Micah 1: 10-16…..Listen, all of you!

Tell it not in Gath;
weep not at all;
in Beth-le-aphrah
roll yourselves in the dust.
Pass on your way,
inhabitants of Shaphir,
in nakedness and shame;
the inhabitants of Zaanan
do not come out;
the lamentation of Beth-ezel
shall take away from you its standing place.
For the inhabitants of Maroth
wait anxiously for good,
because disaster has come down from the LORD
to the gate of Jerusalem.
Harness the steeds to the chariots,
inhabitants of Lachish;
it was the beginning of sin
to the daughter of Zion,
for in you were found
the transgressions of Israel.
Therefore you shall give parting gifts
to Moresheth-gath;
the houses of Achzib shall be a deceitful thing
to the kings of Israel.
I will again bring a conqueror to you,
inhabitants of Mareshah;
the glory of Israel
shall come to Adullam.
Make yourselves bald and cut off your hair,
for the children of your delight;
make yourselves as bald as the eagle,
for they shall go from you into exile.

Comment: Gath was a Philistine city. The judgement is on Israel and surrounding countries were not meant to gloat or get into the attack when it fell. The rest of the places were towns/areas in both the northern and southern kingdoms and Micah plays with the their names, twisting the intended beauty of the name to describe what was to become of them. For example, – Saphir means beauty – they will be naked and ashamed. At the end we have the city of Mareshah, the town from which Micah came (even though the spelling is a little different) and meant to be the glory of Israel. The city had a conqueror coming which would trade its glory for baldness and weeping. Their young were to be taken away into captivity, much like slavery. As I close my eyes I picture the fiery passionate prophet weeping as he powerfully delivers a message which God has laid upon him. But he is talking to a people which he loves and knows God loves also. I suspect that Micah doesn’t find it easy to prophecy like this.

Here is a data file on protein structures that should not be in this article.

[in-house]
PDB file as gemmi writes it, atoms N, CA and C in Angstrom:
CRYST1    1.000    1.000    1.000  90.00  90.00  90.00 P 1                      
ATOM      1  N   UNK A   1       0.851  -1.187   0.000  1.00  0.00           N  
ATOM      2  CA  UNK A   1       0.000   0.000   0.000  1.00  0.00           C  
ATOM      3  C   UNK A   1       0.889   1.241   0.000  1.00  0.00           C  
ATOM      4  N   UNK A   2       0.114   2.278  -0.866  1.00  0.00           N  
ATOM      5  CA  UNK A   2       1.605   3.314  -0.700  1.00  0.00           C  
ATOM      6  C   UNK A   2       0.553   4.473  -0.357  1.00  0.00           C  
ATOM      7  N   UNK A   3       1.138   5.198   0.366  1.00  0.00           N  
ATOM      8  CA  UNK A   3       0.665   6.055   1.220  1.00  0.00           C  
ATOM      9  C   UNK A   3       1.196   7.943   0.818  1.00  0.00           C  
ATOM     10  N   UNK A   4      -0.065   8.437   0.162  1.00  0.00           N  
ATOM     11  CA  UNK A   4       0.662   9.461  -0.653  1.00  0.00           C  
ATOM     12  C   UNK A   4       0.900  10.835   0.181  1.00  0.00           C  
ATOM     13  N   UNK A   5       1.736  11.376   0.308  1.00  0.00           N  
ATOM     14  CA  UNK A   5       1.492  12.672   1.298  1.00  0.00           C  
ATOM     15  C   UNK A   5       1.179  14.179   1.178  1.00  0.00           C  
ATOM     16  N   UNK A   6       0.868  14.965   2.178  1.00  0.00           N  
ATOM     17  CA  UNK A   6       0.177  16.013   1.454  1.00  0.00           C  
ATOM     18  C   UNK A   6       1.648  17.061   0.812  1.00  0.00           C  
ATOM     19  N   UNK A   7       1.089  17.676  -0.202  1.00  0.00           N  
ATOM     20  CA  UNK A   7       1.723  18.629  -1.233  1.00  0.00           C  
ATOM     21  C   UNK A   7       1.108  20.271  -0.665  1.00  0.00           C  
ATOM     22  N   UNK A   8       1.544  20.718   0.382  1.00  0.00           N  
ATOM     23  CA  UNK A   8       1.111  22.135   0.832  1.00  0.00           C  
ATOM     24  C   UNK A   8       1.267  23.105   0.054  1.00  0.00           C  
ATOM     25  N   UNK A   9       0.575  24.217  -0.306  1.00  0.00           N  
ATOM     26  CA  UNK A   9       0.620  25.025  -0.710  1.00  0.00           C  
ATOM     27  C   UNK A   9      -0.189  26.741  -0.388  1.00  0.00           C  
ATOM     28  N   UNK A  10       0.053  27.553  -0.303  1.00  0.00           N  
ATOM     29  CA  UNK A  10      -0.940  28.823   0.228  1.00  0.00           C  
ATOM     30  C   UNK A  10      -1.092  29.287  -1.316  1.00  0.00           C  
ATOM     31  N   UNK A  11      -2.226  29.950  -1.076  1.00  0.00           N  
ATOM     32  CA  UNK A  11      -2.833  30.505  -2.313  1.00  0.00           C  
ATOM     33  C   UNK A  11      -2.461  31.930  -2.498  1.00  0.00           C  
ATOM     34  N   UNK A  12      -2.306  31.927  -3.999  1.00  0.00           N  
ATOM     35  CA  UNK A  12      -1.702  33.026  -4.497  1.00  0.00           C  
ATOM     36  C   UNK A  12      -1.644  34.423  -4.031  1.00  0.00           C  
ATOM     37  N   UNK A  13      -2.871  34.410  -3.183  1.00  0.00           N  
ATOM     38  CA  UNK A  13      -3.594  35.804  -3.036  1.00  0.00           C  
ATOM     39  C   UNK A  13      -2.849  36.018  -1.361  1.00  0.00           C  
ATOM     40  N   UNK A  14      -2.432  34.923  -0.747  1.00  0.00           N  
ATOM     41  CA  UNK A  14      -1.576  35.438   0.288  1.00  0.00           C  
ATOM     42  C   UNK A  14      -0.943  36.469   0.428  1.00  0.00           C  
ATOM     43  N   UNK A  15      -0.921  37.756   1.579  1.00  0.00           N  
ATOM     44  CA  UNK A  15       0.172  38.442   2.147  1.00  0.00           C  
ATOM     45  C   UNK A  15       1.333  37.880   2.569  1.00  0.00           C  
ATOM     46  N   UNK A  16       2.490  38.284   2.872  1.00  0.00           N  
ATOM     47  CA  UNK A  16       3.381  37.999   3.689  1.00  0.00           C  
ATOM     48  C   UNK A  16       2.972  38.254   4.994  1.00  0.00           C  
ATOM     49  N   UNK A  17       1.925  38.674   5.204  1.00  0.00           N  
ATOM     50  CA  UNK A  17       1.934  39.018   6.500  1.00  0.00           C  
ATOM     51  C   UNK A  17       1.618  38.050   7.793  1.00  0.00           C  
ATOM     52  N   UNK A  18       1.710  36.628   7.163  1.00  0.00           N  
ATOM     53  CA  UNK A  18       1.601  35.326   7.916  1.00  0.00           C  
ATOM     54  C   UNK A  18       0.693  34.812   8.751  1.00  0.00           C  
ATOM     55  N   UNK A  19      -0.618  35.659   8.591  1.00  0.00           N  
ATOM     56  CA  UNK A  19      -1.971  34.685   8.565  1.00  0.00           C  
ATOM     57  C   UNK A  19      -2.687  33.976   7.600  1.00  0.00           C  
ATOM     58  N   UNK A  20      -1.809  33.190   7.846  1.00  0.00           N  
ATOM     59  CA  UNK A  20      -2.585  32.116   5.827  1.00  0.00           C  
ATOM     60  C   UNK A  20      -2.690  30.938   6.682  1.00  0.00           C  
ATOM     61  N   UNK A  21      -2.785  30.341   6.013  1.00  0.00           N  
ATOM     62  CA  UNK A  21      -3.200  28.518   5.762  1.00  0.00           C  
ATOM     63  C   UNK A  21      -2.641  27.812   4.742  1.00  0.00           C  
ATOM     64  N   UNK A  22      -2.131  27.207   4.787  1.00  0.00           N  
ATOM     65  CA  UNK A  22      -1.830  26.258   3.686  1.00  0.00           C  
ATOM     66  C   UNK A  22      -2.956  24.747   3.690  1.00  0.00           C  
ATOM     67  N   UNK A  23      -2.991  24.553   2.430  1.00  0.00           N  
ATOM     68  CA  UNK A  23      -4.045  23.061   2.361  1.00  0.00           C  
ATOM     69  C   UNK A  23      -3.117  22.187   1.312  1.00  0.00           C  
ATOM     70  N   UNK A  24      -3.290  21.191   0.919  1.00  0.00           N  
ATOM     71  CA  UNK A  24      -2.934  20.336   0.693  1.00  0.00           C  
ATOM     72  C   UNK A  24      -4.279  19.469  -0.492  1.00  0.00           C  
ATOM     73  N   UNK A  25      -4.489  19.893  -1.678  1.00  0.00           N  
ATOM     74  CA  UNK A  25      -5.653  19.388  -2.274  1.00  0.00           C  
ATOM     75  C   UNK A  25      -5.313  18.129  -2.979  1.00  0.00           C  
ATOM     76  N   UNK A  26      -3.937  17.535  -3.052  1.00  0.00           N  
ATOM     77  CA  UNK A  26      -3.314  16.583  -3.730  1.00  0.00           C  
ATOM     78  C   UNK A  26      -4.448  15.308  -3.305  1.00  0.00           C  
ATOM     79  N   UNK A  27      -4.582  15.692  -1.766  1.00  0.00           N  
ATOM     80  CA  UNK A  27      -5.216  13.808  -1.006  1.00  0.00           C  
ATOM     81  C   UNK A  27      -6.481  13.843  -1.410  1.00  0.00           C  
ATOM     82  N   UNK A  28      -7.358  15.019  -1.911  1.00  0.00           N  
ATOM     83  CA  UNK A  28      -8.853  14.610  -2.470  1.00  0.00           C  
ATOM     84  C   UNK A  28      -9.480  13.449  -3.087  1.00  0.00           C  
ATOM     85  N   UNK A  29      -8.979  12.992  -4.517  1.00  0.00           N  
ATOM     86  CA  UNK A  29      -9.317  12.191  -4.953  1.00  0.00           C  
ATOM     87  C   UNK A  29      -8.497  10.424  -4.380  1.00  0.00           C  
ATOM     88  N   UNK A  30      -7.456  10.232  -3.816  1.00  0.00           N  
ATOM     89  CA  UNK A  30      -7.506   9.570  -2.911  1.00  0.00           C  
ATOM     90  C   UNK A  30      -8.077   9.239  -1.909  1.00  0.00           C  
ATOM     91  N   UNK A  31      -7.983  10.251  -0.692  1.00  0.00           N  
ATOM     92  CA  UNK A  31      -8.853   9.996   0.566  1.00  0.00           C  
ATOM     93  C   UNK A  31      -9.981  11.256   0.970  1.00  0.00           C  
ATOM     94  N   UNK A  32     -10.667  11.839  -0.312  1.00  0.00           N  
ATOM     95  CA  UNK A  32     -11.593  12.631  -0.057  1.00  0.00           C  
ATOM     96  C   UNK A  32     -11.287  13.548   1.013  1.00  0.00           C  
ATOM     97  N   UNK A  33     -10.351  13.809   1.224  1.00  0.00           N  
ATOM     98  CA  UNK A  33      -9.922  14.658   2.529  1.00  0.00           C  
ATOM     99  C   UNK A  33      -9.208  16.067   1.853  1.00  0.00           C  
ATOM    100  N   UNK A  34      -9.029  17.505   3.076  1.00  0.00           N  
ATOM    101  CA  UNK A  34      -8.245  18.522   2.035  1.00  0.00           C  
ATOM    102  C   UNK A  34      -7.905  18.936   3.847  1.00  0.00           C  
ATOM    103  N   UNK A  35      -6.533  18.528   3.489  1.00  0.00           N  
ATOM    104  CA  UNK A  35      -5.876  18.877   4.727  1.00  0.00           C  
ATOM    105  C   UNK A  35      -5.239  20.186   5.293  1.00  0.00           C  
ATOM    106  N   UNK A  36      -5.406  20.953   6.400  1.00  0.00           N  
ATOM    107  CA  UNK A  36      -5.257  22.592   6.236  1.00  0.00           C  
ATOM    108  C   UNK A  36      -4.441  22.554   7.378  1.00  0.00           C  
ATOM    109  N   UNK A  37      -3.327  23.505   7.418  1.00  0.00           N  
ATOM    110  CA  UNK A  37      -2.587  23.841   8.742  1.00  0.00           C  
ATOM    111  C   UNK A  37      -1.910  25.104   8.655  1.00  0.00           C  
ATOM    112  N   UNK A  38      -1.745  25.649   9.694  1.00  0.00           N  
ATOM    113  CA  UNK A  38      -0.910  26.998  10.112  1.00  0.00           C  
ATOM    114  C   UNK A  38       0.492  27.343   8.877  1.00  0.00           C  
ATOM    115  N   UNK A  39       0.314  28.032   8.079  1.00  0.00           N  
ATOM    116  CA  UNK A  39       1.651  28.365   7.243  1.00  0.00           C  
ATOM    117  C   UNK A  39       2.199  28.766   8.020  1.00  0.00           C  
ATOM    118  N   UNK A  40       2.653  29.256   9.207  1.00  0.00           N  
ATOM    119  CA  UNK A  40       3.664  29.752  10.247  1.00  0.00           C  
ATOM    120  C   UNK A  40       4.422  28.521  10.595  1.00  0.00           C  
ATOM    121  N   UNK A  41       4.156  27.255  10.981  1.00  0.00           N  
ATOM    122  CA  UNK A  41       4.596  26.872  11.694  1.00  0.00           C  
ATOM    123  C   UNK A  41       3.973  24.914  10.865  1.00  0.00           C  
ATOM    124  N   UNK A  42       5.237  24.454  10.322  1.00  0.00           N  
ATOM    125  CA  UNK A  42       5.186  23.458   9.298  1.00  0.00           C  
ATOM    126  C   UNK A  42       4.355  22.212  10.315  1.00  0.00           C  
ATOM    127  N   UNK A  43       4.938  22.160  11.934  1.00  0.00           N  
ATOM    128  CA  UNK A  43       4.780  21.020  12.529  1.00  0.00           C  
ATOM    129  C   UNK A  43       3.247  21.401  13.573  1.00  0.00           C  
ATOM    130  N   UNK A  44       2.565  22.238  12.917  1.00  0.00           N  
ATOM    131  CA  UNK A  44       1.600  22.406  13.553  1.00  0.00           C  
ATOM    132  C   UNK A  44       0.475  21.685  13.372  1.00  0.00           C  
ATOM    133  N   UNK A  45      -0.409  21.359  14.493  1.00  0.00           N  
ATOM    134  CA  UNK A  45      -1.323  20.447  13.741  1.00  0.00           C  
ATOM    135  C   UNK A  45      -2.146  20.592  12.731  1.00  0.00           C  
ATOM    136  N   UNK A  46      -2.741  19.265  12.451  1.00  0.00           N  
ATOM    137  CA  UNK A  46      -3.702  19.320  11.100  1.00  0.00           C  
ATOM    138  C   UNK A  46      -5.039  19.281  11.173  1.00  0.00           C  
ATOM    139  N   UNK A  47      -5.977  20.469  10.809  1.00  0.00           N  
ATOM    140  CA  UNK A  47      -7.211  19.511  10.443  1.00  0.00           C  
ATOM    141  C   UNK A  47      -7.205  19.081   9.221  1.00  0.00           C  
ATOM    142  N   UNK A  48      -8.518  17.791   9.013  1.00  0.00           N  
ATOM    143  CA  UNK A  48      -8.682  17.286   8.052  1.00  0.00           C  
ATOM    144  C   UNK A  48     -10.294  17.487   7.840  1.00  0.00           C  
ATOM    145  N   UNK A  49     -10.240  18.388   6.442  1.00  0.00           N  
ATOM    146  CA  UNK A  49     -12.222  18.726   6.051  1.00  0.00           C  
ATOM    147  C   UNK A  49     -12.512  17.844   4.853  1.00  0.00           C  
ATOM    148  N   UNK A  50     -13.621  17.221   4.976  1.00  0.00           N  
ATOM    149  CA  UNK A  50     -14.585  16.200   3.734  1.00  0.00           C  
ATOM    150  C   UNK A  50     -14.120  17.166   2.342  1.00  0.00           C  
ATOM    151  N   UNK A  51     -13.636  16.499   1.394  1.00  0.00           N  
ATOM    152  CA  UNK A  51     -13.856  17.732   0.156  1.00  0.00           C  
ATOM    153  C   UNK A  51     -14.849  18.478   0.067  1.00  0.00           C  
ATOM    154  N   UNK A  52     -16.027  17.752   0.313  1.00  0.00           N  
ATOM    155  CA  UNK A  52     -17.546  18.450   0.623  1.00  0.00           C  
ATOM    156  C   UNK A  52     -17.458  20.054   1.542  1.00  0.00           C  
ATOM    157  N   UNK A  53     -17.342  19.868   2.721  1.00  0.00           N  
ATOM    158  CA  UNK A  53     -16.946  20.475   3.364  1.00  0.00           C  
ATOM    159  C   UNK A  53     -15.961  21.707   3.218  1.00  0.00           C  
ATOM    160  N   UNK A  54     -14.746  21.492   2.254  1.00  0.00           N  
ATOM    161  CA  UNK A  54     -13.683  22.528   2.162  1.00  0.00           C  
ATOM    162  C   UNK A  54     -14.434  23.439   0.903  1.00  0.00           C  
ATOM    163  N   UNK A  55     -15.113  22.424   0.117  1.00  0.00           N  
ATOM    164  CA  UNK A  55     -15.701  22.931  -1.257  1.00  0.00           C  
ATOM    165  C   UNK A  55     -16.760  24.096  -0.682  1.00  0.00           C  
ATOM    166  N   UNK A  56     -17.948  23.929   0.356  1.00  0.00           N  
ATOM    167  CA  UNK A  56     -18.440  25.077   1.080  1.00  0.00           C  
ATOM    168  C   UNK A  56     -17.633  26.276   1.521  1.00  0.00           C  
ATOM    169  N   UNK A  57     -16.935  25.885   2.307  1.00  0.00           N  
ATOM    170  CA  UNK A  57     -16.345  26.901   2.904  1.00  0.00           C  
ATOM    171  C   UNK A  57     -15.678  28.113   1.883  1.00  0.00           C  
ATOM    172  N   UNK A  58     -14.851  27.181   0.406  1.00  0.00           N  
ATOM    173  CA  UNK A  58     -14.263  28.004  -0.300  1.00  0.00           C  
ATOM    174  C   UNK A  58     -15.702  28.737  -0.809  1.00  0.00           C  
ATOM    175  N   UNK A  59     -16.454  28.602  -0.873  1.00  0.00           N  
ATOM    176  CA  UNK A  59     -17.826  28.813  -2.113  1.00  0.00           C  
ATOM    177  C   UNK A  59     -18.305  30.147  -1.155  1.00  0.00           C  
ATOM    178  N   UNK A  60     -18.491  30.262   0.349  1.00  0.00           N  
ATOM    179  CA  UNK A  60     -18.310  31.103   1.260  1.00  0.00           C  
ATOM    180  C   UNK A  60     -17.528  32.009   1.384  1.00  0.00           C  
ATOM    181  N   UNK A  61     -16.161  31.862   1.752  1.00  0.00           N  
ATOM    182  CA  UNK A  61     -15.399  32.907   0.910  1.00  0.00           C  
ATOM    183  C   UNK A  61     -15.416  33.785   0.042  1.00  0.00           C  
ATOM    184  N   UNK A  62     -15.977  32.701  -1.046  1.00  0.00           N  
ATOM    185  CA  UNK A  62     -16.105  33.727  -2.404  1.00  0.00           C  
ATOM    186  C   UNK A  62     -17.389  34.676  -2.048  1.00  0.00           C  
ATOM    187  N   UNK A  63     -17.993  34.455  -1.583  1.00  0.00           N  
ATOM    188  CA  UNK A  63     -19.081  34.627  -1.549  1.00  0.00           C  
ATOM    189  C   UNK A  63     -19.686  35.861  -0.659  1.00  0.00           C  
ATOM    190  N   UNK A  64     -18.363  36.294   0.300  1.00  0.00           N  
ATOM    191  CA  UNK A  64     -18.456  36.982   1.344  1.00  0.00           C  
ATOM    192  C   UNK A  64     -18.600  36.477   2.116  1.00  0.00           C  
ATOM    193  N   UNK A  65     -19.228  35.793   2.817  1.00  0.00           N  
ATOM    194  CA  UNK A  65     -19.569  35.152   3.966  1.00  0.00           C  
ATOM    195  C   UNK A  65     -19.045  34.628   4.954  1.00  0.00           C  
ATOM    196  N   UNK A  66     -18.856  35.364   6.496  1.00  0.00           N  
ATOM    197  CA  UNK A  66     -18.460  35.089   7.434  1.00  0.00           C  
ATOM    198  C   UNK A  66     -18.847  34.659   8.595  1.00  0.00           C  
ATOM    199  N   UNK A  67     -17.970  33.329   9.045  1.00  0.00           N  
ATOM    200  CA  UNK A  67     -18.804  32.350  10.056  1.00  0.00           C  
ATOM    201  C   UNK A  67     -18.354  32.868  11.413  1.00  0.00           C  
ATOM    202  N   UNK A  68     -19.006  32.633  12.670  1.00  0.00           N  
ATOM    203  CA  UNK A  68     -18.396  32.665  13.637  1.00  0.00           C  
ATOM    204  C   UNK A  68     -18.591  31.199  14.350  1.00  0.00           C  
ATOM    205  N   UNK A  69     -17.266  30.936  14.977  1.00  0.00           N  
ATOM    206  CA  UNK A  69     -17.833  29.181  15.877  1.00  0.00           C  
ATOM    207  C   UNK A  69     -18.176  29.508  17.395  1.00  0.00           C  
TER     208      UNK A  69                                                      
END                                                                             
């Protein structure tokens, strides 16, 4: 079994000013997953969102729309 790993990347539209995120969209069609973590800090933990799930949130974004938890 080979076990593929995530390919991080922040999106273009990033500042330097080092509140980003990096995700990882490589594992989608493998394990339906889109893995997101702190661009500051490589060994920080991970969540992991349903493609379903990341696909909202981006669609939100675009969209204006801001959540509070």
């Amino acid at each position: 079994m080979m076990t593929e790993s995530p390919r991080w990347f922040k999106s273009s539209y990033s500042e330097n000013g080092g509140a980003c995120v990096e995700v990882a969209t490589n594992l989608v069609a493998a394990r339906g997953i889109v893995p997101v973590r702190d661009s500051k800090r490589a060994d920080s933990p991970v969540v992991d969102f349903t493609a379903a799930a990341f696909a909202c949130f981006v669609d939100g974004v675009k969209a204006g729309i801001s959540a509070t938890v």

Prayer: You are the God who is correctly called Love, but help me to hear that You expect obedience.

One thought on “Micah 1: 10-16…..Listen, all of you!

  1. Thank you Barry for your comments on this passage. When reading the Old Testament, we may feel that God is very harsh and unloving. But when we realize that His love for His people is so great, that He desires obedience, and not sacrifice, and that He wants His people to turn back to Him and follow Him and obey Him, we can see His love. For when we read the New Testament, He is the same. He shows His love for His people in the same way, through His Son, Jesus, our Saviour, and Jesus said, “If you love Me, keep My commandments.” The message is the same. God bless you.


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